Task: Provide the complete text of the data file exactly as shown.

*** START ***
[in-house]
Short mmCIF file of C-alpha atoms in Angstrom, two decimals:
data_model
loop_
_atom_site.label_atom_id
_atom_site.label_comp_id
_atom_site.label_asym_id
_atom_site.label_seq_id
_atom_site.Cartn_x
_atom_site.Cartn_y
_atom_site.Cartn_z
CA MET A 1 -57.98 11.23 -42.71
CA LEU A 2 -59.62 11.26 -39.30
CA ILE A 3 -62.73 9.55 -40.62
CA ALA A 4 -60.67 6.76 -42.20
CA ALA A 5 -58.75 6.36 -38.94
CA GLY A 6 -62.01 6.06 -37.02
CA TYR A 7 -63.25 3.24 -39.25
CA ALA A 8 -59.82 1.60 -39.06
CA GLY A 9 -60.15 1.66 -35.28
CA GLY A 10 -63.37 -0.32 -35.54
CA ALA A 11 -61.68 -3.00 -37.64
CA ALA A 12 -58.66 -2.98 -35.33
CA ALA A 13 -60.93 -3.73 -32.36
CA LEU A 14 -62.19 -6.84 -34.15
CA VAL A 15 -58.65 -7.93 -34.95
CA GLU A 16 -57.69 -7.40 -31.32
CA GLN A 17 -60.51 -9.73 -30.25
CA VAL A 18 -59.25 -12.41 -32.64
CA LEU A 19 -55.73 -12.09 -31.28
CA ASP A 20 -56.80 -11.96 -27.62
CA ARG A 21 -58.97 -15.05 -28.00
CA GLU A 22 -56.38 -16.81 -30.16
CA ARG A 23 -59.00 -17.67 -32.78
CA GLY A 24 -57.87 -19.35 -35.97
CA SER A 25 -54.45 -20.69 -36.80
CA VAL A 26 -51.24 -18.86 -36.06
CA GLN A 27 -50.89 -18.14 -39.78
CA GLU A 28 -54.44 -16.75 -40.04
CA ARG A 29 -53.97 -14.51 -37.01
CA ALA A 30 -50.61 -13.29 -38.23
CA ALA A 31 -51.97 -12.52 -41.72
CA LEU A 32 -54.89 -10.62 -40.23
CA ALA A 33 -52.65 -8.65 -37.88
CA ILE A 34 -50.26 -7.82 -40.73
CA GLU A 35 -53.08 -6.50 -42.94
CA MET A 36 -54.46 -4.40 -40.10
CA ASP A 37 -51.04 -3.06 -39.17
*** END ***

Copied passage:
[in-house]
Short mmCIF file of C-alpha atoms in Angstrom, two decimals:
data_model
loop_
_atom_site.label_atom_id
_atom_site.label_comp_id
_atom_site.label_asym_id
_atom_site.label_seq_id
_atom_site.Cartn_x
_atom_site.Cartn_y
_atom_site.Cartn_z
CA MET A 1 -57.98 11.23 -42.71
CA LEU A 2 -59.62 11.26 -39.30
CA ILE A 3 -62.73 9.55 -40.62
CA ALA A 4 -60.67 6.76 -42.20
CA ALA A 5 -58.75 6.36 -38.94
CA GLY A 6 -62.01 6.06 -37.02
CA TYR A 7 -63.25 3.24 -39.25
CA ALA A 8 -59.82 1.60 -39.06
CA GLY A 9 -60.15 1.66 -35.28
CA GLY A 10 -63.37 -0.32 -35.54
CA ALA A 11 -61.68 -3.00 -37.64
CA ALA A 12 -58.66 -2.98 -35.33
CA ALA A 13 -60.93 -3.73 -32.36
CA LEU A 14 -62.19 -6.84 -34.15
CA VAL A 15 -58.65 -7.93 -34.95
CA GLU A 16 -57.69 -7.40 -31.32
CA GLN A 17 -60.51 -9.73 -30.25
CA VAL A 18 -59.25 -12.41 -32.64
CA LEU A 19 -55.73 -12.09 -31.28
CA ASP A 20 -56.80 -11.96 -27.62
CA ARG A 21 -58.97 -15.05 -28.00
CA GLU A 22 -56.38 -16.81 -30.16
CA ARG A 23 -59.00 -17.67 -32.78
CA GLY A 24 -57.87 -19.35 -35.97
CA SER A 25 -54.45 -20.69 -36.80
CA VAL A 26 -51.24 -18.86 -36.06
CA GLN A 27 -50.89 -18.14 -39.78
CA GLU A 28 -54.44 -16.75 -40.04
CA ARG A 29 -53.97 -14.51 -37.01
CA ALA A 30 -50.61 -13.29 -38.23
CA ALA A 31 -51.97 -12.52 -41.72
CA LEU A 32 -54.89 -10.62 -40.23
CA ALA A 33 -52.65 -8.65 -37.88
CA ILE A 34 -50.26 -7.82 -40.73
CA GLU A 35 -53.08 -6.50 -42.94
CA MET A 36 -54.46 -4.40 -40.10
CA ASP A 37 -51.04 -3.06 -39.17